18 comments:

  1. Nice update on your projects, your work always looks so good. I have built the Dapol windmill, but never got to paint it!

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    1. Thanks Norm. I’m really quite impressed with the windmill, especially considering its vintage, I’m hoping a lick of pant will really bring it to life.

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  2. That sounds like a great range of summer projects..love your AWI colonial house.

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    1. Thanks Jim, but while it may be summer where you are, it’s winter here. Don’t be fooled by the photograph, there’s a reason no one is at the beach or in the water. The sun still has some warmth but the temperature drops quickly with the sun and on clear days like this there’s no cloud to retain any warmth. We’re about to have an even colder weekend with Antarctic air sucked up across the southern ocean and then blowing down on to us once it’s crossed the Snowy Mountains (which get their name for a reason and the ski resorts are expecting 50-70cm of snow). It will never snow where we are but it can mean some very chilly nights. We’ll be throwing extra logs on the fire, this is a beach house best suited to warmer weather!

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  3. Is it safe to go in the water?

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    1. Once you get past the crocodiles and then swim over the rock pool where the sharks hang out you can normally find a safe spot between the stingrays and the poisonous jelly fish 😉. I think documentary makers have a lot to answer for. It’s a beautiful spot to swim and the gentle surf makes it a popular beach with young families. There’s a group of locals who swim a lap every morning, every day of the year. Too cold for me right now but once the weather warms up again I’ll be straight back in. That said, the ocean is the ocean, you are going into the wild with wild animals, so you could say it’s never safe to go in the ocean, ever, anywhere, but that’s no fun.

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  4. It wasn't a serious comment I was just messing about trying to understand why my previous comment had failed to publish. That's why I commented on TMP as usual. The reason for trying to comment directly is that life has finally forced me to get a Google Account - too many things you can't do without one! So, it seems to work on my PC but not on my iPad - why? That's for another day...

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    1. Ah, it’s you! Welcome to the dark side. You can fix the iPad issue. Go to Safari in Settings and the Privacy & Security settings and turn off ‘Prevent Cross-Site Tracking’ that way it will remember your Google account and you’ll be able to comment as yourself on this and other blogs. I had the same issue and it took me ages to solve it.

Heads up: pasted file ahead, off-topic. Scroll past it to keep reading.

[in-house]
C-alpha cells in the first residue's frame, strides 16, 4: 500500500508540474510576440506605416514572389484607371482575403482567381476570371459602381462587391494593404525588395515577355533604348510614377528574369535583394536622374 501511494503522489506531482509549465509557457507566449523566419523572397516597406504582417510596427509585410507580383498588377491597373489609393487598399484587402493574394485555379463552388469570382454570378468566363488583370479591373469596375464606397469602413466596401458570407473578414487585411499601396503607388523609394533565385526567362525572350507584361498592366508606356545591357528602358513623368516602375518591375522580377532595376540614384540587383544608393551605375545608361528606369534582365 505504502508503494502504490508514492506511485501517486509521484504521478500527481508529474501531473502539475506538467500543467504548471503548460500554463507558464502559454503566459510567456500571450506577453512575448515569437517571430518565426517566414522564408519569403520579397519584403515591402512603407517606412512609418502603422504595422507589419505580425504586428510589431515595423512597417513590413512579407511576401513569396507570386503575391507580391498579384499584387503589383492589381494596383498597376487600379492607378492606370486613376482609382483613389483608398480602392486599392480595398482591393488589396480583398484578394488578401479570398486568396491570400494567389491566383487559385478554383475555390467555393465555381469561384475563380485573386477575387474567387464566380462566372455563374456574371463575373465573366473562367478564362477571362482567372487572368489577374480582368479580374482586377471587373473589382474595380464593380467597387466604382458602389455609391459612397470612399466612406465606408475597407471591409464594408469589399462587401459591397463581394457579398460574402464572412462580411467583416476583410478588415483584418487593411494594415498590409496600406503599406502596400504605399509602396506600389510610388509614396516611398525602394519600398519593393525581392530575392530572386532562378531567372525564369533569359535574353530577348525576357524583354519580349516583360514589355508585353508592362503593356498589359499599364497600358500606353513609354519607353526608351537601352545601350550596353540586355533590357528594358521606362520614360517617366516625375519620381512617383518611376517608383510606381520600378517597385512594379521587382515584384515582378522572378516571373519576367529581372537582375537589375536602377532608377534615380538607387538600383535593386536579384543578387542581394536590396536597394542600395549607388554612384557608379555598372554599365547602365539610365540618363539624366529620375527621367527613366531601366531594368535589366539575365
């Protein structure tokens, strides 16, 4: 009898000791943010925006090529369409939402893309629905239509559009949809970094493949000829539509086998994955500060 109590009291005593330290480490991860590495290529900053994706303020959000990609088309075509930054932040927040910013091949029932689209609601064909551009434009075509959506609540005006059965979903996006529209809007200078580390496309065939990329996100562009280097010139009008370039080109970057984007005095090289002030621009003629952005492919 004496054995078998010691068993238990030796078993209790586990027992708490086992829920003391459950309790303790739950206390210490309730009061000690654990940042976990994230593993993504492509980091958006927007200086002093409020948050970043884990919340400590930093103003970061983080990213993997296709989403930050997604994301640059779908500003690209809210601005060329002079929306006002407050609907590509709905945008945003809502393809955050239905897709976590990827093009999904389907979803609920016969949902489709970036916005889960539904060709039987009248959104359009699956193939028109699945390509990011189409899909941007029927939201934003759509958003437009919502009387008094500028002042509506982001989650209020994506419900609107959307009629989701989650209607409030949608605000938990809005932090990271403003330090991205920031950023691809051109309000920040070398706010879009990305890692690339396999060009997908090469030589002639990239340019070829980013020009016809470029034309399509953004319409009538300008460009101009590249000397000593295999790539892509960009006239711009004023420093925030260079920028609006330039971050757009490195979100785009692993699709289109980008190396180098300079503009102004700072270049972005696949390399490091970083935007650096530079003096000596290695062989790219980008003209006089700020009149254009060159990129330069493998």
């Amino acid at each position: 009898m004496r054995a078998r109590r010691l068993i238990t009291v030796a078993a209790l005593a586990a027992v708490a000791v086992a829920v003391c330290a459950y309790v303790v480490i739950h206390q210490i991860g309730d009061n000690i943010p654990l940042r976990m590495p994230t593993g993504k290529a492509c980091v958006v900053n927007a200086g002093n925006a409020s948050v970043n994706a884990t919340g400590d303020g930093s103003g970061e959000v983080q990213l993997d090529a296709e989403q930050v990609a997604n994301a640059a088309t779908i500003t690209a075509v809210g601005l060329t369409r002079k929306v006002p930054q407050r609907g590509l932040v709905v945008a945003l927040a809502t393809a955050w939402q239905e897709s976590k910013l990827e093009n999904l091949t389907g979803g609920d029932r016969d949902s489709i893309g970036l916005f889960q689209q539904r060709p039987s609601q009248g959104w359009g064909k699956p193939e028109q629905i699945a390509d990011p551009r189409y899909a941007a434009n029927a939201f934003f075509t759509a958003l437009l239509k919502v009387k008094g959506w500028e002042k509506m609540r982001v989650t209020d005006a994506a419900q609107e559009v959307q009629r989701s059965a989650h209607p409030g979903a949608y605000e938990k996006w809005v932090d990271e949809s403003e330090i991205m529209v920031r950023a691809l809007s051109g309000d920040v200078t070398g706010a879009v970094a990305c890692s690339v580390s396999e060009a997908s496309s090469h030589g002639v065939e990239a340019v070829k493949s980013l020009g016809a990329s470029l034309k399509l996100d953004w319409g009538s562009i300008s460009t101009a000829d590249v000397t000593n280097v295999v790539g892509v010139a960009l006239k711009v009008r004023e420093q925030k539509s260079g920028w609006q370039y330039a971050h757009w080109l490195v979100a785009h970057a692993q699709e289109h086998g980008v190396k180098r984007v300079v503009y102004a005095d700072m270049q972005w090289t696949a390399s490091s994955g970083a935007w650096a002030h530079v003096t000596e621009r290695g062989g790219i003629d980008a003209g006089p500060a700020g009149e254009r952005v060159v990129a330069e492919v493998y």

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  5. Interesting update. Lots of cool stuff going on despite the circumstances. Quite fortunate to have those Ansar lying about, and a hobby shop close by.

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    1. Thanks. Yes, I’m glad I keep a few things down here like that. Some I do more than I imagined I would and so it’s always good to have a few extras tucked away for those moments (and unexpected times like this).

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  6. Enjoy your escape. Lots of good stuff on and emerging from the workbench. Those AWI light dragoon’s are lovely, some of my favourite sculpts.

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    1. Thanks Peter, those Dragoons are lovely sculpts, full of character.

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  7. Great update on what you have been able to do. I have found that the contrast paints work well for certain things like Ansar, it is worth experimenting with different primers.

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    1. Thanks Jason, that’s encouraging to hear. I’ll definitely take that tip and try different primers.

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  8. Wow! Sorry you got stuck on a forced vacation but it looks like you’re making the best of it. Nice job on all the projects. I really like the way you improve upon the MDF houses. 😀

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    1. Thanks Stew, there could be much worse places to be stuck so I shouldn’t complain. I enjoy improving the houses, there’s something very satisfying about it (my wife only wishes I felt the same about 1/1 scale houses and got to work here with a bigger paintbrush!).

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  9. You certainly had a lucky escape from Sydnet and very fortunate you have the foresight to take plenty of projects along to keep you amused! The way your lockdown seems to be going, you could be at the beach for quite some time....stay safe!